“You’re going to have to change it,” my career coach sniffed at me through her glasses.
I looked up from my notes. “Change what?”
“The name of your website. It’s too divisive.”
Back in 2010, I started a blog. At the time, I was trying to get into advertising, and had just returned to Seattle after trying to make a career move to Minneapolis. I wanted to document my experiences as I started this journey. The blog wasn’t very good, and I didn’t do it often, but it was for me. It was my outlet, and it was so vital at the time.
I was taking classes at the School of Visual Concepts, working on my book, writing sporadically about all of it, and I started to notice a severe lack of people in the ad industry that looked like me. I actually brought the lack of diversity up to one of my SVC professors at the time, who was a creative director for an agency that you’d probably know. He said, and I quote, “If there were any good black art directors in Seattle, I’d have their books in front of me.”
I recanted this story over lunch with my friend, Jessica Hagy, a few weeks later, as I was struggling with the focus in my writing, and contemplating a new name for my blog. When I got to that point, she interrupted me.
“That it,” she said. “That’s the name. Black Art Director. Because at least now they can’t say they don’t know of any.”
In hindsight, it was probably a risky decision to go with that name. I was a nobody. An unemployed nobody. An unemployed nobody with a shitty portfolio. There’s no reason it should have worked. But I kept going on interviews, and working on my book, and writing when I had the time.
The response from that piece was surprising. I got emails from around the country, from students and teachers alike. I heard stories of struggle, and messages encouraging to keep fighting. But that piece confirmed to me that I wasn’t the only creative out there struggling with this. I wasn’t the only one that felt invisible, that they were trying to love an industry that didn’t love them back. I remember around the time I wrote this, reading an article that suggested a lot of black creatives give up on the ad business and start freelancing or moving into another field of design, which is why the field isn’t very diverse. That wasn’t going to be me. I wasn’t going to give up. I was going to keep learning, and writing, and putting out great work, and it would eventually all work out.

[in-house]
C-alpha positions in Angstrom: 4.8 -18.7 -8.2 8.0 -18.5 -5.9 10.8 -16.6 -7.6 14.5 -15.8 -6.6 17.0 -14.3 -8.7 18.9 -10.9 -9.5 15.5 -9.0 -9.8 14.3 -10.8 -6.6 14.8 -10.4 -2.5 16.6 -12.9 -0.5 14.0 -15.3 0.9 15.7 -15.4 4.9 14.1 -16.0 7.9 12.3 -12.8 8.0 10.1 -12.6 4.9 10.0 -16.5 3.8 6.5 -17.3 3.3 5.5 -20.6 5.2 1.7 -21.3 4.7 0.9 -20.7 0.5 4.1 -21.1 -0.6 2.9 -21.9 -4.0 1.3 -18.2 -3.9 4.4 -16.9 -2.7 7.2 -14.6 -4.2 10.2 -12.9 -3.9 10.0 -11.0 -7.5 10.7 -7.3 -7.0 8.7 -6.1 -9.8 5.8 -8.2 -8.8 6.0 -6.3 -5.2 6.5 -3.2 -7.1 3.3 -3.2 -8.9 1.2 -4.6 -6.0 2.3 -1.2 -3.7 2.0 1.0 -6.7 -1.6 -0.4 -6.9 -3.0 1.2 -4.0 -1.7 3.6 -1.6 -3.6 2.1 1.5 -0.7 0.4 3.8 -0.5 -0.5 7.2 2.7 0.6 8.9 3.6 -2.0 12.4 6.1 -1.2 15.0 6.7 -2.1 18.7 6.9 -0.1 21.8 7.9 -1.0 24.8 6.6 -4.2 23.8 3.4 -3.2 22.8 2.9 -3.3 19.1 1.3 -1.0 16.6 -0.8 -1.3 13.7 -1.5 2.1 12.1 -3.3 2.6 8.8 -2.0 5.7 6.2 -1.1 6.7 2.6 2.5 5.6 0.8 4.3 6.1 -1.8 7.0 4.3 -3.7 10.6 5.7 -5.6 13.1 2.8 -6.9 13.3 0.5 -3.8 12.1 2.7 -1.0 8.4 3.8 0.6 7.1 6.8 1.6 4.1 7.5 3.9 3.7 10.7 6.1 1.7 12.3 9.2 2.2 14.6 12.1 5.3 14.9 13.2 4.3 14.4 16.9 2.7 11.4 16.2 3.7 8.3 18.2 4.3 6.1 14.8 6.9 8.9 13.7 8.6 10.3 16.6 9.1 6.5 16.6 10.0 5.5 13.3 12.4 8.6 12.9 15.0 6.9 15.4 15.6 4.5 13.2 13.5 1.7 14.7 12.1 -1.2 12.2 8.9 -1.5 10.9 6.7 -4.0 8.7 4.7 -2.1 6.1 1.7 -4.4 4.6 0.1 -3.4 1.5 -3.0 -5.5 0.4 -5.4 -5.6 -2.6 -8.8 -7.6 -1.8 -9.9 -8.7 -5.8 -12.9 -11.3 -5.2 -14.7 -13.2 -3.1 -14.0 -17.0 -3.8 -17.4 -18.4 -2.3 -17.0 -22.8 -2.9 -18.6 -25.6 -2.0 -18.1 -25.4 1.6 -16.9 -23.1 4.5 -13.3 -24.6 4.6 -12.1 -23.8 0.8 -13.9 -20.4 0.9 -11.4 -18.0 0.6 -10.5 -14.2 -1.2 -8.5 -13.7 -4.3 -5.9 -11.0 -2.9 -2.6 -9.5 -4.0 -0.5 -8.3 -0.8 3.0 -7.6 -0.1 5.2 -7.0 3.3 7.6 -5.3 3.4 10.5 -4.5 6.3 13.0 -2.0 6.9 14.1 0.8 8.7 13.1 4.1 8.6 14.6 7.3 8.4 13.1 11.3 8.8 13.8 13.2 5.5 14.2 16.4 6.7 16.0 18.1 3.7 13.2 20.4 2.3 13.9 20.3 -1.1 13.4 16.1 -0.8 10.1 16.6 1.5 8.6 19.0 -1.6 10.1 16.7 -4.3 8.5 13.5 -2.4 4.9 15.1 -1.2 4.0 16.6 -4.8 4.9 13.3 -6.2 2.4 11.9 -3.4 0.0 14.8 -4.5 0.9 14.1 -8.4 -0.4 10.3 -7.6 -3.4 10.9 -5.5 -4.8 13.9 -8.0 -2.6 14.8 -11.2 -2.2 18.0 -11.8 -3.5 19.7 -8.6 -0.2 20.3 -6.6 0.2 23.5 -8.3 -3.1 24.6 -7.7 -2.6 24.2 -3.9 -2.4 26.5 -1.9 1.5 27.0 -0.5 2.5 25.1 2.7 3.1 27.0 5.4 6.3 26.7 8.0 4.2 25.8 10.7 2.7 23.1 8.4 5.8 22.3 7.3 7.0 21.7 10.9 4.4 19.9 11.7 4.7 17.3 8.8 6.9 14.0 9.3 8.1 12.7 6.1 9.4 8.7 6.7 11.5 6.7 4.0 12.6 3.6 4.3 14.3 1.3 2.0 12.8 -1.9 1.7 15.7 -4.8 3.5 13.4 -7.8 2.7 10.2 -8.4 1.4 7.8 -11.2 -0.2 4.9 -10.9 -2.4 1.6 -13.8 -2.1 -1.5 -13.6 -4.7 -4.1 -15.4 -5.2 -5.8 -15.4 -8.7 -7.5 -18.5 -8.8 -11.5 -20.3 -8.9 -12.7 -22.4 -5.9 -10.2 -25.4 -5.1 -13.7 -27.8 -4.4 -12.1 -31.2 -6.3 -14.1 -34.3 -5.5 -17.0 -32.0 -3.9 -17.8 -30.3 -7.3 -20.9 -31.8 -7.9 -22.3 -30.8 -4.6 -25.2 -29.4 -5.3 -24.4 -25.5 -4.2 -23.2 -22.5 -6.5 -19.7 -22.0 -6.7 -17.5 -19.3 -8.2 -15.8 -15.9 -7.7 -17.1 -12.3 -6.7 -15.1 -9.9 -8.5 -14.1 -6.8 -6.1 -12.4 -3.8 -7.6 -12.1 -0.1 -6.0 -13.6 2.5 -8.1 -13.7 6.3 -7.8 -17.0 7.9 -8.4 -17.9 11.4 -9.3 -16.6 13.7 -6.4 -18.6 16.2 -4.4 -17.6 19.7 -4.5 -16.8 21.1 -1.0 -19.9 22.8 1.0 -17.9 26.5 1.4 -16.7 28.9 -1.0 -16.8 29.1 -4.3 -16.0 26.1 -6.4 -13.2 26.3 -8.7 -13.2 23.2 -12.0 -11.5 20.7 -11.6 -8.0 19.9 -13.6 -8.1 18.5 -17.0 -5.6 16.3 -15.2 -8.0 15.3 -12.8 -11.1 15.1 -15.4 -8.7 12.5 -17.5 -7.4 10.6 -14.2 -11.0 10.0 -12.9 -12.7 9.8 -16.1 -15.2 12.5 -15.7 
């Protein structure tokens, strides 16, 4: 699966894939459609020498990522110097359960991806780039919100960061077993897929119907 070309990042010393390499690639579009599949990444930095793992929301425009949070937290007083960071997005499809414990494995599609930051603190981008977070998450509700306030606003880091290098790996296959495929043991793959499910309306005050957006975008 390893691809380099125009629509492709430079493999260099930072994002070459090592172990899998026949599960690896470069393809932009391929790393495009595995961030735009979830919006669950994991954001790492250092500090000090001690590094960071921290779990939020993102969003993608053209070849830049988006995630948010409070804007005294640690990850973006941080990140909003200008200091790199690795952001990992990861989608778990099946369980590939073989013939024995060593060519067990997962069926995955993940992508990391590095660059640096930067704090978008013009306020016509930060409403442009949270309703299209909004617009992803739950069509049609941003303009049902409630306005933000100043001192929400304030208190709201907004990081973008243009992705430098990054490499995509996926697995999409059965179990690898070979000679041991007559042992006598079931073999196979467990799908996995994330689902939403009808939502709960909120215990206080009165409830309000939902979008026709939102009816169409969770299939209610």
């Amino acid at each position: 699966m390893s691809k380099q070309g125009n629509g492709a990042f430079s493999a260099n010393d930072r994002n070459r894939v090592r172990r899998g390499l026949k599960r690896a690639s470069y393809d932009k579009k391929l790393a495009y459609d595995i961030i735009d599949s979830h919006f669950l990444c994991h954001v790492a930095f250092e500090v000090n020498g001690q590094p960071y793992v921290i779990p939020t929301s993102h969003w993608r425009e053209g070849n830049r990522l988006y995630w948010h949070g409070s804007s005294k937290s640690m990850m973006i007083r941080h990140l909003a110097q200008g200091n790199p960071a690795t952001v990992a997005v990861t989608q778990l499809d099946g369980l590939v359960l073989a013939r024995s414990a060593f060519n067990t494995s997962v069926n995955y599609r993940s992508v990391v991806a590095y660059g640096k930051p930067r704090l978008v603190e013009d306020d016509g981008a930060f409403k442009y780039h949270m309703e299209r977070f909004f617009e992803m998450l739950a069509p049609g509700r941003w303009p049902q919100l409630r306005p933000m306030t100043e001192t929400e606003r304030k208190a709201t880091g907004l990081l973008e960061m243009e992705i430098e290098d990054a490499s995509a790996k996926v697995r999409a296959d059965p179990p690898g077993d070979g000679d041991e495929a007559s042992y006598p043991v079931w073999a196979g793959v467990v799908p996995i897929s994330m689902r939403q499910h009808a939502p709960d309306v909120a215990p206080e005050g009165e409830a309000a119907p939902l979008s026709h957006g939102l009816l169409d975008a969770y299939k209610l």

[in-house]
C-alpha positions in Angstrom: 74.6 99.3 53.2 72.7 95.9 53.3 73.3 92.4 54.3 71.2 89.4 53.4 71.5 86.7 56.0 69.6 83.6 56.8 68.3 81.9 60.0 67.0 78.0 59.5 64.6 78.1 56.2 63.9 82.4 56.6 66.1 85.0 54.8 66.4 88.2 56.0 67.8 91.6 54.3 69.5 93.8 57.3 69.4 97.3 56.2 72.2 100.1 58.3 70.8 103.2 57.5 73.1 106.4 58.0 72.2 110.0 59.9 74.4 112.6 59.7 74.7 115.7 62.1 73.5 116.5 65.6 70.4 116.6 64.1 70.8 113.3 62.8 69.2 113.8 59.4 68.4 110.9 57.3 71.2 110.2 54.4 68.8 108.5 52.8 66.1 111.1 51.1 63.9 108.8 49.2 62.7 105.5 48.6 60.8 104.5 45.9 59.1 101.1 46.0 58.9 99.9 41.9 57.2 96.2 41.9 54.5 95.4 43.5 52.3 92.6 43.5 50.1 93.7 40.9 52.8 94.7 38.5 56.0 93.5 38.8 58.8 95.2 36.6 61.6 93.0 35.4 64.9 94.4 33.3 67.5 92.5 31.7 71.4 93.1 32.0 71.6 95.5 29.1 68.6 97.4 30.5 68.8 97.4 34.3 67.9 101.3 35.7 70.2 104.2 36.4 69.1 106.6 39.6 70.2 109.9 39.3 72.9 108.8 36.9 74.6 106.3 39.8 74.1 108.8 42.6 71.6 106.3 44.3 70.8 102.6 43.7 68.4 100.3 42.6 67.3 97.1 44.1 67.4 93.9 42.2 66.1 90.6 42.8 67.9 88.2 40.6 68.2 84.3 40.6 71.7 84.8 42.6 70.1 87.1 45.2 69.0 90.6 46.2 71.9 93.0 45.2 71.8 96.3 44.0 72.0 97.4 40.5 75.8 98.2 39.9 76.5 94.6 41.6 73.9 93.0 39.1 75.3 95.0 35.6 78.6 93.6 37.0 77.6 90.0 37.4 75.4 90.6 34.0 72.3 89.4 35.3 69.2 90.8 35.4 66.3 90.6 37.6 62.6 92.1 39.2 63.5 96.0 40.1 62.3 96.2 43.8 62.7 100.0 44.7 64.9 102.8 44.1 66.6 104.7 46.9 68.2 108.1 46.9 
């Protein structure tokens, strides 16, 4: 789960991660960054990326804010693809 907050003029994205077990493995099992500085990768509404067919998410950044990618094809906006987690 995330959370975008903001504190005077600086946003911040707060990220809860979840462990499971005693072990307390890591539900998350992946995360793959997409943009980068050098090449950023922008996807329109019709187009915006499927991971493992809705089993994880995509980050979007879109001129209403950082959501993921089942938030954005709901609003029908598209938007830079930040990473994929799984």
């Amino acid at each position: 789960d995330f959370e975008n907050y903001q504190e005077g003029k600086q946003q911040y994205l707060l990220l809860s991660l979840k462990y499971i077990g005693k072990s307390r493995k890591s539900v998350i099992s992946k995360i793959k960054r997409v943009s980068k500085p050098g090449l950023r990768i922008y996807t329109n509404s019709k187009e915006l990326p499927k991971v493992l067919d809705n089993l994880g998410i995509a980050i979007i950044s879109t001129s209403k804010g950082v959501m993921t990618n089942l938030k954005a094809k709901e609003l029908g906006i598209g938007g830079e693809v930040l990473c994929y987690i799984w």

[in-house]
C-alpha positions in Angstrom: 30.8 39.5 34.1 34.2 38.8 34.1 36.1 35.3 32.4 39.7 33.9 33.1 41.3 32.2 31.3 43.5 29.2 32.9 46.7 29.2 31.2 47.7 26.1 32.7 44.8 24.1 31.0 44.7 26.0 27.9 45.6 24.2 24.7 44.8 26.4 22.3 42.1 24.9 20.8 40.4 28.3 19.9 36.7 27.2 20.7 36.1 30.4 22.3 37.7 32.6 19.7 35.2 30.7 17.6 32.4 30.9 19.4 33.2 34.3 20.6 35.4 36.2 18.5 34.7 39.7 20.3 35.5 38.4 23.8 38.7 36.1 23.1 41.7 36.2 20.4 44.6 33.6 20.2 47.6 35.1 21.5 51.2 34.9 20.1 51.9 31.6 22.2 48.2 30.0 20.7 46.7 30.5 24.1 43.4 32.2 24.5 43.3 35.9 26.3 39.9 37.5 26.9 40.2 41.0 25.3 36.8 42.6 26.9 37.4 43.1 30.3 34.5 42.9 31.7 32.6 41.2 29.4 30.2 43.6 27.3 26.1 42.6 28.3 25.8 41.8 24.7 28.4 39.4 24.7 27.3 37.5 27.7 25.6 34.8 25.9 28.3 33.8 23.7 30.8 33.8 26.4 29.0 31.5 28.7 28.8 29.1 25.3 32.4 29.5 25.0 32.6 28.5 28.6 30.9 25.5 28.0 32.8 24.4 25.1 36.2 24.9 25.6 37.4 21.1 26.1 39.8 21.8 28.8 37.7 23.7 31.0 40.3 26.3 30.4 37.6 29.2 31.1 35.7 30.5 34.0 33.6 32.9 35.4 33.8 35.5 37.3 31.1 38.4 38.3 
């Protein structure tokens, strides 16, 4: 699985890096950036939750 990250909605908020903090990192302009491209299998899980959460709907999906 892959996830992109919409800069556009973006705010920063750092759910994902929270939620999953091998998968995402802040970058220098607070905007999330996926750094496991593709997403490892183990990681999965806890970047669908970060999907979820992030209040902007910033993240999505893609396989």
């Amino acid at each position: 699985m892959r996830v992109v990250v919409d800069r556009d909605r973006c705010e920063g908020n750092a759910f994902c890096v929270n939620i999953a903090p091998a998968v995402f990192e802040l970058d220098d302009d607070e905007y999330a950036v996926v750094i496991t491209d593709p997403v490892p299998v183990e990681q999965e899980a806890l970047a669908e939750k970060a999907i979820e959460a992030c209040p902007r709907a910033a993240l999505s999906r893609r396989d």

It didn’t work out. I needed a job, and so I hired a career coach, and after lots of back and forth, she convinced me to change the name of the blog.
“You don’t want the name of your blog to turn off a potential employer, do you?” she asked.
“I’m not so sure I’d want to work for a company that would disqualify me based on the title of my blog,” I replied.
“That’s fine,” she shrugged. “Do you want to have your pride or pay your bills?”
Eventually, I moved into the startup world, transitioned into user experience design, and it’s been the best career move I have ever made. I’ve got a dream job I never would have even imagined six years ago, doing work I absolutely love. I’m in a completely different field than I expected when I started my career. I’m very much living my best life right now.
But I still get the emails about that blog post from five years ago. I still get the questions. And the tech world isn’t any more diverse than the ad world. And there’s still work to do. So I'm bringing the name back.
This year, at HOW Design Live in Atlanta, I met with Maurice Cherry, founder of Revision Path, a podcast that showcases Black designers, and Jacinda Walker, who is doing great work at Ohio State in exposing Black and Latino youth to design careers. We talked at length about the hurdles, the successes, and the challenges of getting more designers of color into our business, and the importance of not just having a voice, but sharing that voice. And they both challenged me to do more.
This is step one. Welcome (back) to Black Art Director.